Substitute teachers may soon need just a high school diploma to be hired, as the state House of Representatives sent to the governor’s desk a bill that would no longer require substitute teachers have a bachelor’s degree.

“We’ve heard from a lot of districts it’s causing a burden on them,” said Rep. Andy Fleischmann, D-West Hartford and co-chairman of the Education Committee.

The bill would allow the state’s education commissioner to waive the college requirement. The bill had overwhelming support in both the House and Senate, with just two legislators voting against the change, including the co-chairwoman of the Higher Education Committee, Rep. Roberta Willis.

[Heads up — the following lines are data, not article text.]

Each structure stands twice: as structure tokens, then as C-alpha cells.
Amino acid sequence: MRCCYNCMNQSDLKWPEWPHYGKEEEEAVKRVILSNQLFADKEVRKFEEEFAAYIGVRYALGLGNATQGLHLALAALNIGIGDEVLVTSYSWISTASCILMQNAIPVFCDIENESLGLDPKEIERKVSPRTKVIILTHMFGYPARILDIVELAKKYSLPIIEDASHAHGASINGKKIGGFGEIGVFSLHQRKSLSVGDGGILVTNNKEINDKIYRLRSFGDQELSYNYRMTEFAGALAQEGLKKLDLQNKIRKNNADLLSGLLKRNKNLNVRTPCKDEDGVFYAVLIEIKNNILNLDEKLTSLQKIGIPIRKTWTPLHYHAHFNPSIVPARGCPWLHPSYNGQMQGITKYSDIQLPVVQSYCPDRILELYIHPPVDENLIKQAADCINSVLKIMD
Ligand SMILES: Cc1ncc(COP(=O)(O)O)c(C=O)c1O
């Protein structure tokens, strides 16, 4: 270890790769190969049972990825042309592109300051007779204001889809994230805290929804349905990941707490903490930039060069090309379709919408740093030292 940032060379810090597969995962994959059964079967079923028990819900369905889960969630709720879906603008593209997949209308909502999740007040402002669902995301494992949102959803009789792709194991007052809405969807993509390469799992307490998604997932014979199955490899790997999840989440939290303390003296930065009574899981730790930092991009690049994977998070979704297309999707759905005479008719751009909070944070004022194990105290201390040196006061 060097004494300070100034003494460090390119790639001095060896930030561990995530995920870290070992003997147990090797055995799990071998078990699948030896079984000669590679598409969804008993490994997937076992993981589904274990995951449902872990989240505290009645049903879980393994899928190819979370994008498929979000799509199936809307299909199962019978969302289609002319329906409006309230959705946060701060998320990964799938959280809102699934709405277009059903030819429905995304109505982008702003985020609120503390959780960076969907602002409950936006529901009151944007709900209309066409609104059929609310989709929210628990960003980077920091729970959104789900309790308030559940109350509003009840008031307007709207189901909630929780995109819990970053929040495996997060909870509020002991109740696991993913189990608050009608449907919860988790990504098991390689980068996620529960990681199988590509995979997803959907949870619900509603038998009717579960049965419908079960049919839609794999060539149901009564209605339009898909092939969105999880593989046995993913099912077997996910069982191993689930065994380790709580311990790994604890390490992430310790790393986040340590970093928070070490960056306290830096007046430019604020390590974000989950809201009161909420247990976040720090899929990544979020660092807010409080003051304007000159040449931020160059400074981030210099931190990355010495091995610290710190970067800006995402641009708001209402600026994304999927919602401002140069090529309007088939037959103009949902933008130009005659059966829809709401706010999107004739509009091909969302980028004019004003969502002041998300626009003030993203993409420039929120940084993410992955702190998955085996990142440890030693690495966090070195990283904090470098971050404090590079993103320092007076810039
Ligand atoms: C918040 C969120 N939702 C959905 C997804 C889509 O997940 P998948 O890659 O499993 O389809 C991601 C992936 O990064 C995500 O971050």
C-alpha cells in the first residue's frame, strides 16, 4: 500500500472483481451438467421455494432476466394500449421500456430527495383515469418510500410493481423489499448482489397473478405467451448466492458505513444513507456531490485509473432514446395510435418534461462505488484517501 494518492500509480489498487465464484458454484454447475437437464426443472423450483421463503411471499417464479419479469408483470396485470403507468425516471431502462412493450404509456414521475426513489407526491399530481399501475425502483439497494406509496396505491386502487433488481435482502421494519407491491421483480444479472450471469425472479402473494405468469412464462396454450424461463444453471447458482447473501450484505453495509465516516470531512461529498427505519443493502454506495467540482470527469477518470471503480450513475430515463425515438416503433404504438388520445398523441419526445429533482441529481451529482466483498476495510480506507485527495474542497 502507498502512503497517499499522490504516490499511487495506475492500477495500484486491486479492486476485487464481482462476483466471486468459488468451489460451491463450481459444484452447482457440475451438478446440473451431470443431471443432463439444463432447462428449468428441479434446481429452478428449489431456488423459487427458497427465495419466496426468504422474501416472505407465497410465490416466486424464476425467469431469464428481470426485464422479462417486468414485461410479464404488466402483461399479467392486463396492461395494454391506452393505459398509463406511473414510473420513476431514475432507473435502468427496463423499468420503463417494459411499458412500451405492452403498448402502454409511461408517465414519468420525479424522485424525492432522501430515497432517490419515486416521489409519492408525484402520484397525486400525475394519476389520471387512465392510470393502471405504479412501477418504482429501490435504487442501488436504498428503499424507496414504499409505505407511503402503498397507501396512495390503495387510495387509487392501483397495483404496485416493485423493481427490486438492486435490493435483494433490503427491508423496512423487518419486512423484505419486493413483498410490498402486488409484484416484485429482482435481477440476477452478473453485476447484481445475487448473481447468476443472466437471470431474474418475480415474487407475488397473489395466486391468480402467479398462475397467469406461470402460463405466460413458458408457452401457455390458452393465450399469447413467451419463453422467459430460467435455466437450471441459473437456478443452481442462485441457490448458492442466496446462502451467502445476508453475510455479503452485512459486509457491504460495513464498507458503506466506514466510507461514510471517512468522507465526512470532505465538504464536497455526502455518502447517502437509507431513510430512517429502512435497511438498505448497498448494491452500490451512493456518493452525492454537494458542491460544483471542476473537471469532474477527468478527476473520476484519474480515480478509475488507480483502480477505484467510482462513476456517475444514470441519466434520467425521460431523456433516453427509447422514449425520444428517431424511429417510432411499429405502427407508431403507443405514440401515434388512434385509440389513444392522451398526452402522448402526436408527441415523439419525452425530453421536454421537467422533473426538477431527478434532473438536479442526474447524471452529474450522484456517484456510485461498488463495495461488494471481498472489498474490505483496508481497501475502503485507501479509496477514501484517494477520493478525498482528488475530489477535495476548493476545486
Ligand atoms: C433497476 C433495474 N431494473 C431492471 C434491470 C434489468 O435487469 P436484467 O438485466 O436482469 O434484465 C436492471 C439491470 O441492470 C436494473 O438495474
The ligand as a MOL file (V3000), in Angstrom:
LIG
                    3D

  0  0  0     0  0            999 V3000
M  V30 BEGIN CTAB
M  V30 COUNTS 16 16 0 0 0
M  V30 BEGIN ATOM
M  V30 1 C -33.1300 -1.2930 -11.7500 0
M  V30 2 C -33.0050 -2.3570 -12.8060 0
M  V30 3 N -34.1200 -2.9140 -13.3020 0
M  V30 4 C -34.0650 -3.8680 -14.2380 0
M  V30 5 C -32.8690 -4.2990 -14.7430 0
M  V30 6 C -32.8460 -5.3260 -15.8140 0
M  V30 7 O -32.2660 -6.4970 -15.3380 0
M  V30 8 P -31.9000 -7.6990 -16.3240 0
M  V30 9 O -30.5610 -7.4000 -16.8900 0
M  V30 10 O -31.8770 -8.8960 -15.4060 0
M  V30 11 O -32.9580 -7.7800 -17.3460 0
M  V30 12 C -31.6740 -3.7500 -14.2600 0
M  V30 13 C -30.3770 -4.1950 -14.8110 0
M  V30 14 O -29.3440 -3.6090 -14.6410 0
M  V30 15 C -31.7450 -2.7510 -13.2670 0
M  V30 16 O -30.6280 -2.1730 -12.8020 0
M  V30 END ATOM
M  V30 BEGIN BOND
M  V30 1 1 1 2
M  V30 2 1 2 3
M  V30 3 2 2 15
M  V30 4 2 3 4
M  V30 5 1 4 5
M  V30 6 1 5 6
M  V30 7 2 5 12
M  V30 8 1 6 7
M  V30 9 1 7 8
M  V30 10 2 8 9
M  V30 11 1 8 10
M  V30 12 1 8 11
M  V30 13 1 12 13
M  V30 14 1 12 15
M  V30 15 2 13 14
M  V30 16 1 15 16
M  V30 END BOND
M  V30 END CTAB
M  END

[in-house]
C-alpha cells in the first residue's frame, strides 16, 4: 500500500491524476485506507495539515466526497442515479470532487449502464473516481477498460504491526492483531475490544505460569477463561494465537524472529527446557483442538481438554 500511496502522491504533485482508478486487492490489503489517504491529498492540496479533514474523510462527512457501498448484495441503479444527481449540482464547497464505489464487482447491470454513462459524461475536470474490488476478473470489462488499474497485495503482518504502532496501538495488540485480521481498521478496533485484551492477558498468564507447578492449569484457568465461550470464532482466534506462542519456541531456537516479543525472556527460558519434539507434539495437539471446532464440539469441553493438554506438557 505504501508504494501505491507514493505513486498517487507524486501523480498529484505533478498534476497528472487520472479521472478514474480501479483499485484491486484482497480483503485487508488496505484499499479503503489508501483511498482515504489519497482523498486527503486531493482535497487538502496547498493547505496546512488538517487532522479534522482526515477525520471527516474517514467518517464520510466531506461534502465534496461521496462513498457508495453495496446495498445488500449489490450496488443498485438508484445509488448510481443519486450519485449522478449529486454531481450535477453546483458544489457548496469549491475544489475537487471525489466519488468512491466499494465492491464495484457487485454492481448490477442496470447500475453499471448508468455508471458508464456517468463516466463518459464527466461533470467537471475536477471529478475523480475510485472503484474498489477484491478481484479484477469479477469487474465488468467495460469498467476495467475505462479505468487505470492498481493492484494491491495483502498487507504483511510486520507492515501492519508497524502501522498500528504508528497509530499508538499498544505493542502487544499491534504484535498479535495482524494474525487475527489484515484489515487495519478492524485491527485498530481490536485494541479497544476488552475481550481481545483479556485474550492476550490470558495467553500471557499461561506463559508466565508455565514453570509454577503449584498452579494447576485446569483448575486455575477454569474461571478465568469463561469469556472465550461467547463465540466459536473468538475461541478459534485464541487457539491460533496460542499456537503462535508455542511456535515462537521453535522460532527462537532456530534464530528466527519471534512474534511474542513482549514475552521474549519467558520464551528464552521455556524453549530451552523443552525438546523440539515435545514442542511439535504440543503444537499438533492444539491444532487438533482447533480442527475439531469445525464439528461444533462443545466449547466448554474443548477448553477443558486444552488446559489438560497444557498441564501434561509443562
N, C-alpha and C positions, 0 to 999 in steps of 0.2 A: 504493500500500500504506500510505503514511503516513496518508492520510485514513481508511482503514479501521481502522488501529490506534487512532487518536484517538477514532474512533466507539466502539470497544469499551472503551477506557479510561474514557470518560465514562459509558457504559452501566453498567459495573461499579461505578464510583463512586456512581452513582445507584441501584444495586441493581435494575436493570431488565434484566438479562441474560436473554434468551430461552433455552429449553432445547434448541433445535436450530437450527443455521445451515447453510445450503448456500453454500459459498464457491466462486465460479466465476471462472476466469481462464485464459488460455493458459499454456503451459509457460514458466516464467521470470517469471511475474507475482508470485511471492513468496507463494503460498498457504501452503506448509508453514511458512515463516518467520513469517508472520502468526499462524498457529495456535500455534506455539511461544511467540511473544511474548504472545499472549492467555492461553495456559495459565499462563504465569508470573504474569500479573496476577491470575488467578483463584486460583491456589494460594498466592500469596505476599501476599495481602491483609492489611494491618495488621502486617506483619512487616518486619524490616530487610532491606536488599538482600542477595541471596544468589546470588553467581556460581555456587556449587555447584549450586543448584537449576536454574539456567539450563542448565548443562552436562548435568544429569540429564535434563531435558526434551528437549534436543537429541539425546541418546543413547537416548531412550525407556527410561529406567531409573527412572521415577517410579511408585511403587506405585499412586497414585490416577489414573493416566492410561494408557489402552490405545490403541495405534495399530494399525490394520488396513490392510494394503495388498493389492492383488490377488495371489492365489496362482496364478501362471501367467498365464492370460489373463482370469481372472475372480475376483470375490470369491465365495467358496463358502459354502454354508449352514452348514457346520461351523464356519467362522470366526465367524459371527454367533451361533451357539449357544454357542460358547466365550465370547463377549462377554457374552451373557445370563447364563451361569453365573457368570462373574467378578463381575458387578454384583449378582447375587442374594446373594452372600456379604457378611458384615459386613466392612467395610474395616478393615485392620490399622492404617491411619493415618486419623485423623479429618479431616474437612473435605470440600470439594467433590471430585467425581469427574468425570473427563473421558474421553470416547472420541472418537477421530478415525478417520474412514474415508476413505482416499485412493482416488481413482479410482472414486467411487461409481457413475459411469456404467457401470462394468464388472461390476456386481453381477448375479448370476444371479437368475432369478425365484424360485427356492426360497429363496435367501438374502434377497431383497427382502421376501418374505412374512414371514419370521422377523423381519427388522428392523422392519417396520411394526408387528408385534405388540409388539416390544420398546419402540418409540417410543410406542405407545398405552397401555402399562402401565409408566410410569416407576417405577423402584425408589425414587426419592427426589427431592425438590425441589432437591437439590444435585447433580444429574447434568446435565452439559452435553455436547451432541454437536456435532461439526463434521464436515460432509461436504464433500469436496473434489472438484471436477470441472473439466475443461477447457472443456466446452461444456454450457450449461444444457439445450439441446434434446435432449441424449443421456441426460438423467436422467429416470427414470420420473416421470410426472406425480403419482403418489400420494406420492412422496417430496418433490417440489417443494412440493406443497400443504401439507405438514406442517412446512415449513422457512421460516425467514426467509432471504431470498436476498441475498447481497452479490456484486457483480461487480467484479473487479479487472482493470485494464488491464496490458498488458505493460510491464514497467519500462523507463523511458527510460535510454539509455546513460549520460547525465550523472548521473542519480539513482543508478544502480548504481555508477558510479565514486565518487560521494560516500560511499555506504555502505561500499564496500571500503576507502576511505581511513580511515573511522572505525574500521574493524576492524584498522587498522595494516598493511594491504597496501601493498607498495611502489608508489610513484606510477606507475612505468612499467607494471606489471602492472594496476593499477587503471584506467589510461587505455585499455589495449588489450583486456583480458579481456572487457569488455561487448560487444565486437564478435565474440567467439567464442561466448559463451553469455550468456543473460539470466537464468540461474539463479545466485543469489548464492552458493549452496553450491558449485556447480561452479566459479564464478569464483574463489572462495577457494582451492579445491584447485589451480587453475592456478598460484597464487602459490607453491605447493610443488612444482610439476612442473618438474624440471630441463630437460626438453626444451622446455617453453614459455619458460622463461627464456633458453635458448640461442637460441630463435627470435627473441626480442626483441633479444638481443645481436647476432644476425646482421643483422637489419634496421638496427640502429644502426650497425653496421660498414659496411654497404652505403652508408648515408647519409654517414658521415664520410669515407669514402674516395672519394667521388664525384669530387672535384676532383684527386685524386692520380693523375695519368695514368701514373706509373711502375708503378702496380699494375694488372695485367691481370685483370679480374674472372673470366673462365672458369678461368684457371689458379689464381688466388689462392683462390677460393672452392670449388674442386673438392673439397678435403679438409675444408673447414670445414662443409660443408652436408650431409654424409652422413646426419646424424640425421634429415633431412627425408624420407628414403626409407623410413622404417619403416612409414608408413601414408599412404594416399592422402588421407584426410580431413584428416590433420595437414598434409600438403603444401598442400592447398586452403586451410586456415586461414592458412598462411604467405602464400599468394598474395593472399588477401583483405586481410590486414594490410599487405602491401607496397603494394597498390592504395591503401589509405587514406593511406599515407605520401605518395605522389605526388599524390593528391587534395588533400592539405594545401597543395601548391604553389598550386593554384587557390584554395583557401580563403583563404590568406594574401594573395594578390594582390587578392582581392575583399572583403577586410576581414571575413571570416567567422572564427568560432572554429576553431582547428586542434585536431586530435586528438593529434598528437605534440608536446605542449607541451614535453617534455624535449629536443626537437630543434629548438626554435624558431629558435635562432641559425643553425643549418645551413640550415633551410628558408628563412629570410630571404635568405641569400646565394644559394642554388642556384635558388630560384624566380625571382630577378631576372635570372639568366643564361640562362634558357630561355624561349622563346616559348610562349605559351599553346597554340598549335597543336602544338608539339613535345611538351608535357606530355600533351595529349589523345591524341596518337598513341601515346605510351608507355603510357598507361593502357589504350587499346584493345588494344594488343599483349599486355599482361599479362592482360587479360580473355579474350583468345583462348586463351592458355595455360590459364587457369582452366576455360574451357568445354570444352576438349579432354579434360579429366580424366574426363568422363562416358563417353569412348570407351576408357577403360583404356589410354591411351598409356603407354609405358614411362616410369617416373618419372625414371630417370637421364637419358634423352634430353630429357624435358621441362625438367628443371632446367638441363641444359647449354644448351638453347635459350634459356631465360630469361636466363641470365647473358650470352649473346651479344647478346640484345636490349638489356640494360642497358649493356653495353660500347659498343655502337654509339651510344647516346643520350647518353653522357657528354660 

Leaders of the state superintendents and school board associations have both said there is not a shortage of substitute teachers. They also have said when the commissioner’s ability to waive the college requirement was rescinded a few years ago, it resulted in very few substitute teachers being disqualified.

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